Since last Saturday, it has been very hard to be a Jewish parent.
In the quiet moments when I am left with only my own thoughts, I am overwhelmed by feelings of helplessness, despair, and grief. I feel broken.
Putting my thoughts into words has helped me to process these intense feelings and connect with others. Writing is also one of the few practical things I can do to help Israel right now.
I am grateful to friends and coworkers who have reached out, and asked if my family and friends in Israel are safe. What people don’t understand is that all Jews are family. When we hear that 40 Jewish children and babies were slaughtered by Hamas in Kfar Aza, it is our family that has been murdered. They are all our children.
I tossed and turned on Monday night, worried for the over 150 Israeli hostages in Gaza – many of them children and babies. Where were they sleeping? What were they eating? Who was taking care of them? Waking up on Tuesday morning to the news that 40 Jewish children had been brutally murdered in Kfar Aza, one of the last kibbutzim to be rescued by the IDF last weekend, was absolutely heartbreaking. It is unfathomable, impossible to process no matter what you manage to write about it.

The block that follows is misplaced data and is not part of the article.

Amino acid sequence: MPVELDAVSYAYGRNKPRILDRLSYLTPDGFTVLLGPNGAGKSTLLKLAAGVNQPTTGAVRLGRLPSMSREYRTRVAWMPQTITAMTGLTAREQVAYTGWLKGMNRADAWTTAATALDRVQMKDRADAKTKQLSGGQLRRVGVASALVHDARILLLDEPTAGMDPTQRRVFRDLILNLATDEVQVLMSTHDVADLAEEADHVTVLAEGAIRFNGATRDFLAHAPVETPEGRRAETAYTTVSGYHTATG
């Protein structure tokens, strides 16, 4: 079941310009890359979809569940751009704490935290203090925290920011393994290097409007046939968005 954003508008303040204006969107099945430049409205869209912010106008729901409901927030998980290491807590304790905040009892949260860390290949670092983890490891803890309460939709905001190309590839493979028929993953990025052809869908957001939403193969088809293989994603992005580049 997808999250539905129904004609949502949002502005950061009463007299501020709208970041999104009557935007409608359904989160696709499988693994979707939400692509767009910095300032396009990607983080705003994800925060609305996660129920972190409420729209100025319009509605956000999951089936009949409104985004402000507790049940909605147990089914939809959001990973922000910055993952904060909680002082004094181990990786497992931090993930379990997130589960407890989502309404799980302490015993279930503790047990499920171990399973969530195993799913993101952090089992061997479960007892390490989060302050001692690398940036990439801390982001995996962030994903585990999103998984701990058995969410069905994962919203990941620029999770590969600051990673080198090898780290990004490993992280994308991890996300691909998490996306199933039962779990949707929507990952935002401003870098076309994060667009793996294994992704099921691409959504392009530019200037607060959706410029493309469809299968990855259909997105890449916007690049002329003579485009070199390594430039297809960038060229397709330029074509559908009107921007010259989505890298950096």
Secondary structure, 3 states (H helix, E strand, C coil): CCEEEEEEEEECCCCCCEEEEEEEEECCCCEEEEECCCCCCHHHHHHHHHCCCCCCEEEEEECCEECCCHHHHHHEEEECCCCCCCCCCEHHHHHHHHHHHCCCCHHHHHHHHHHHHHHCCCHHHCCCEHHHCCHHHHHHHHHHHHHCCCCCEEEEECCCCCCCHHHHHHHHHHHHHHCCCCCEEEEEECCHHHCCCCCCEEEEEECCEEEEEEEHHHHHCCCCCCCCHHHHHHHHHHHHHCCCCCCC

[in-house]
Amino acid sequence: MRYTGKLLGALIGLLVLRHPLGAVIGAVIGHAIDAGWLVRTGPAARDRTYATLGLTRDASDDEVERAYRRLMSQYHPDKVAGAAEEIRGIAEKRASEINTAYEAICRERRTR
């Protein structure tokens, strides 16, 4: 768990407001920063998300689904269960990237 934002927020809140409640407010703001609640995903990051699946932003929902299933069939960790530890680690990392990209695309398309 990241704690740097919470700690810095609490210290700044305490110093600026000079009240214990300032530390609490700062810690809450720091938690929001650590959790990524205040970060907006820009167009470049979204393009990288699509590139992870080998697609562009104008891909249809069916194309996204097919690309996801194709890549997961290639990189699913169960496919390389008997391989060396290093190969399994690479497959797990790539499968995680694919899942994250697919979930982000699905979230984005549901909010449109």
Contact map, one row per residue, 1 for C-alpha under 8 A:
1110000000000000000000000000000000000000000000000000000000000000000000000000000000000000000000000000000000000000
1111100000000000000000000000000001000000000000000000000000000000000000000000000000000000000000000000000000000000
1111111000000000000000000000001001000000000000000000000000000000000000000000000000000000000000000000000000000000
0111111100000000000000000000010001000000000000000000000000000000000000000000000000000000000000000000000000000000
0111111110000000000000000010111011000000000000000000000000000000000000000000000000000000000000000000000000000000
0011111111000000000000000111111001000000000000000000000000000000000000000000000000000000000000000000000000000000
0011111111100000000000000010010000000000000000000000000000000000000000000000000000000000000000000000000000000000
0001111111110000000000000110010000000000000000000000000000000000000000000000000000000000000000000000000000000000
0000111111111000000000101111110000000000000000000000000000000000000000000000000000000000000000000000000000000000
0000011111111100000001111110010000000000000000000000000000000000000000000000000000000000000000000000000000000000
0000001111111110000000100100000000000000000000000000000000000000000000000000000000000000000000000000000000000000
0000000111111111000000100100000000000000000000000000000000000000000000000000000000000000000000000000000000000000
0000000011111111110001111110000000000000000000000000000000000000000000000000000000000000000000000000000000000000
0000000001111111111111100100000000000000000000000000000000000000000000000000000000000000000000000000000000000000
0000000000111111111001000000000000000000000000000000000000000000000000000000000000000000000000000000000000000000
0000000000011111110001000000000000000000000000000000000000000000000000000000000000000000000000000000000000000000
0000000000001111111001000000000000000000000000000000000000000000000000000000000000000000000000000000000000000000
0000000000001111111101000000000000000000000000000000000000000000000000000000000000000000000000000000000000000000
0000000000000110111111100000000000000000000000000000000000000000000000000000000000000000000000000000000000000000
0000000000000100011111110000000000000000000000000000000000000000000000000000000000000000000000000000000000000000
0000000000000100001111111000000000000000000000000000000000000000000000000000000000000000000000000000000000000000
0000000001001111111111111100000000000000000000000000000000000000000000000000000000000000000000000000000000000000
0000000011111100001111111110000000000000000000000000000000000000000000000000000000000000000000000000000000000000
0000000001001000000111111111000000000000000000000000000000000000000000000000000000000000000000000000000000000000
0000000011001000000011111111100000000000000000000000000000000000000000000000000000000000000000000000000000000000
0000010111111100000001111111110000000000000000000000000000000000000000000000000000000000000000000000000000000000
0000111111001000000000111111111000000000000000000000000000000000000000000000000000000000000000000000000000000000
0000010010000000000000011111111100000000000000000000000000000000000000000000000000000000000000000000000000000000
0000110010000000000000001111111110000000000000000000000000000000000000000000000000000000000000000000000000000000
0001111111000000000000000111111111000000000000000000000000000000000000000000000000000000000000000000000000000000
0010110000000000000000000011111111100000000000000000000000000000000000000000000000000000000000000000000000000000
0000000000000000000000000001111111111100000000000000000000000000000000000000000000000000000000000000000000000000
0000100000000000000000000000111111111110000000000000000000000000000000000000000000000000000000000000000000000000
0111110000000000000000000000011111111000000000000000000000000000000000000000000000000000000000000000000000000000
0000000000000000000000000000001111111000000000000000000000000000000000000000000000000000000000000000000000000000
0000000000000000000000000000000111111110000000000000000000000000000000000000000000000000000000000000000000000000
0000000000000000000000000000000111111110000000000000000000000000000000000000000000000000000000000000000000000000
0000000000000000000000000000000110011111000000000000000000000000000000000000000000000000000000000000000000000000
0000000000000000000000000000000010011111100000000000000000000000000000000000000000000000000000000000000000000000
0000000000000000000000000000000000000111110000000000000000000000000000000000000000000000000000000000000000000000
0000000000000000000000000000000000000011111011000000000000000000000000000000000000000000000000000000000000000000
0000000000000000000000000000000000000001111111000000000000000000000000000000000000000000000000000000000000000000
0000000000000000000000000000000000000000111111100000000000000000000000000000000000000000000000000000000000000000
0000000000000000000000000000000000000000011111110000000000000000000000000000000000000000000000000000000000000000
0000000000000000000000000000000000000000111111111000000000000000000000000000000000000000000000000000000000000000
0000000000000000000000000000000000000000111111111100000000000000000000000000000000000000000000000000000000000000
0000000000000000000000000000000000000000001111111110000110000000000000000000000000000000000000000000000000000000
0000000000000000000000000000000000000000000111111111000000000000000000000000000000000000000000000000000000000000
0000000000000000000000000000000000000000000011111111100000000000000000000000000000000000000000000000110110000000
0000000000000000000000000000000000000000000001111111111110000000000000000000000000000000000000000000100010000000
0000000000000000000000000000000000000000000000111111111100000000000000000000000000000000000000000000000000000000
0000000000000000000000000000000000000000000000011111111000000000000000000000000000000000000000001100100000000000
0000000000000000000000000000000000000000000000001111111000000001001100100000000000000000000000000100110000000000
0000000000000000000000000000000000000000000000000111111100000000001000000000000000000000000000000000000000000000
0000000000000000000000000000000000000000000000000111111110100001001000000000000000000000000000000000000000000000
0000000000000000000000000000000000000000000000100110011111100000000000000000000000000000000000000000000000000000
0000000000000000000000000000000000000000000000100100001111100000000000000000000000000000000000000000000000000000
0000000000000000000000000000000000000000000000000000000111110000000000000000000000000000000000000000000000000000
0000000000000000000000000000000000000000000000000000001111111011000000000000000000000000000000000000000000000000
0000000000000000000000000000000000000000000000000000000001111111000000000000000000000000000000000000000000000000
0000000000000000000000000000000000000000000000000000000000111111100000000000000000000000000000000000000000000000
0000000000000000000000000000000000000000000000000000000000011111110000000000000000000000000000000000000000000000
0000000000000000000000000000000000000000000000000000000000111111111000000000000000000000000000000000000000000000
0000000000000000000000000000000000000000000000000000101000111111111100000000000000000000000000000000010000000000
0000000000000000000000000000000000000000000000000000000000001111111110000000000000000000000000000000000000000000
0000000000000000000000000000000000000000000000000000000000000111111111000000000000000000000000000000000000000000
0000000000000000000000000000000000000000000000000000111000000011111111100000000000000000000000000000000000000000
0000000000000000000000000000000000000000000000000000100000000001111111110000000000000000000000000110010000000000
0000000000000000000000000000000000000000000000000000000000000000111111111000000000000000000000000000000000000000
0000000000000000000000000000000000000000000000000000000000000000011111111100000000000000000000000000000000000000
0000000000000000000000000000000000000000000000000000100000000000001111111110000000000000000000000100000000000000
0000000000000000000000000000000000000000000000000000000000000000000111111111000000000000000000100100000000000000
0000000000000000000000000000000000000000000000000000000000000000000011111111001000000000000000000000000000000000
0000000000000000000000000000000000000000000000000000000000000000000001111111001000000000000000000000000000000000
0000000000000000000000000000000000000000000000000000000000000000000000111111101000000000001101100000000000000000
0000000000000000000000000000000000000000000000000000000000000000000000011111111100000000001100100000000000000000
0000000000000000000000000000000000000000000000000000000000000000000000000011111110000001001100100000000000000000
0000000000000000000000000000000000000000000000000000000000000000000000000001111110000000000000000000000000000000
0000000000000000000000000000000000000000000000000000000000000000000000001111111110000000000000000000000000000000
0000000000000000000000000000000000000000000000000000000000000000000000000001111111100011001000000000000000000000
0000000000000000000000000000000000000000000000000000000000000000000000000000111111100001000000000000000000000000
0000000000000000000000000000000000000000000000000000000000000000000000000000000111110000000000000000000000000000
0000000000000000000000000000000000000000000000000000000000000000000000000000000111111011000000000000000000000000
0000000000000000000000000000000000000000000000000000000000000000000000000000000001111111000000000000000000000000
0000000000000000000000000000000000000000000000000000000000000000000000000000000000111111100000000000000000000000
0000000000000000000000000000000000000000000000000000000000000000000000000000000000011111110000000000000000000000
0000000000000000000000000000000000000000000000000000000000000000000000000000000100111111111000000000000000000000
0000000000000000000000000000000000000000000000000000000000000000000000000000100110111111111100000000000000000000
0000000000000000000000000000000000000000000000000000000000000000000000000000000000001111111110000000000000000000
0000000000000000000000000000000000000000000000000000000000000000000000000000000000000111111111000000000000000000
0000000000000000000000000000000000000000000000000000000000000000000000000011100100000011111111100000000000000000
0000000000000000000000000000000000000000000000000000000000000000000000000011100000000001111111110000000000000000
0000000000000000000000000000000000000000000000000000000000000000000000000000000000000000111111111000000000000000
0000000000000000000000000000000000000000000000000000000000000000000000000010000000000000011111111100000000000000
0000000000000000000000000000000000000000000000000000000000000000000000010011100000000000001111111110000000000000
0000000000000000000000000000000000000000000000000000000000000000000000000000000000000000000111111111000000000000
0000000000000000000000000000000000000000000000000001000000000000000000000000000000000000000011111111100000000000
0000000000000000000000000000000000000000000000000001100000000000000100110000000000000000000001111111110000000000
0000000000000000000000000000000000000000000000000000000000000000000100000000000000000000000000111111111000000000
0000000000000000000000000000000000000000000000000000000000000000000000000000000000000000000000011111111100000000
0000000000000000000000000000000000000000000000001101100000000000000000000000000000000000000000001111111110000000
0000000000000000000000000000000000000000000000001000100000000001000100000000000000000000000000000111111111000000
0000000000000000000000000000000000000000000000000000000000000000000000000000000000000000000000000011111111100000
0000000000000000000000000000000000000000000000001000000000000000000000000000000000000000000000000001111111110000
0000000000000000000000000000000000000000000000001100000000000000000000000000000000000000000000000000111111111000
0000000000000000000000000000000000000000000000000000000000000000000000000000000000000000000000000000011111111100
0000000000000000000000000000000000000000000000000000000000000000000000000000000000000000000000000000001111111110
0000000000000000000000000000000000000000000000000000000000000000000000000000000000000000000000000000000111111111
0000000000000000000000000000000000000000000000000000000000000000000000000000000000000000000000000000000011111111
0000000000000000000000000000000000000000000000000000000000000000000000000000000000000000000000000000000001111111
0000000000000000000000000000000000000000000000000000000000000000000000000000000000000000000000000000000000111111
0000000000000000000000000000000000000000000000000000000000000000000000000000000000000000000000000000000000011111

Hamas beheaded children and babies, and burned them alive. Forty of them. In front of their parents. This is the face of evil.
I spent the day with my daughter yesterday trying to appreciate every moment, the simple facts that she is alive and well. Being with her, I am constantly reminded of Kfar Aza.
My daughter cries briefly over something. She’s unable to reach a toy. I think of Kfar Aza’s children and how their final hours were spent terrified, lonely, and in pain, screaming for help. I think of their helpless parents, unable to save or comfort them, watching their babies be murdered by terrorists. I cry and covered my face. My daughter laughs, thinking we are playing peekaboo. She is so innocent.
We have a children’s book called Where’s Mommy. My daughter lifts the flap on each page to discover a mommy hippo doing silly things. Reading it out loud, I am devastated for the Israeli children who will ask “where’s mommy” and for whom there is no answer.
Our pain and suffering here in Canada, thousands of miles away, is but a shadow of what families are experiencing in Israel. It is unimaginable. I feel guilty even writing this when I have a living, breathing child.
Today is my first day back at work after maternity leave. I have spent every day with my daughter for the last 12 months.
Many parents of the Kfar Aza kibbutz didn’t even get that much time with their children.
We are praying for all the Israeli victims of terrorism, may their memories be a blessing. We pray for the survivors, may they know peace.
Am Yisrael Chai.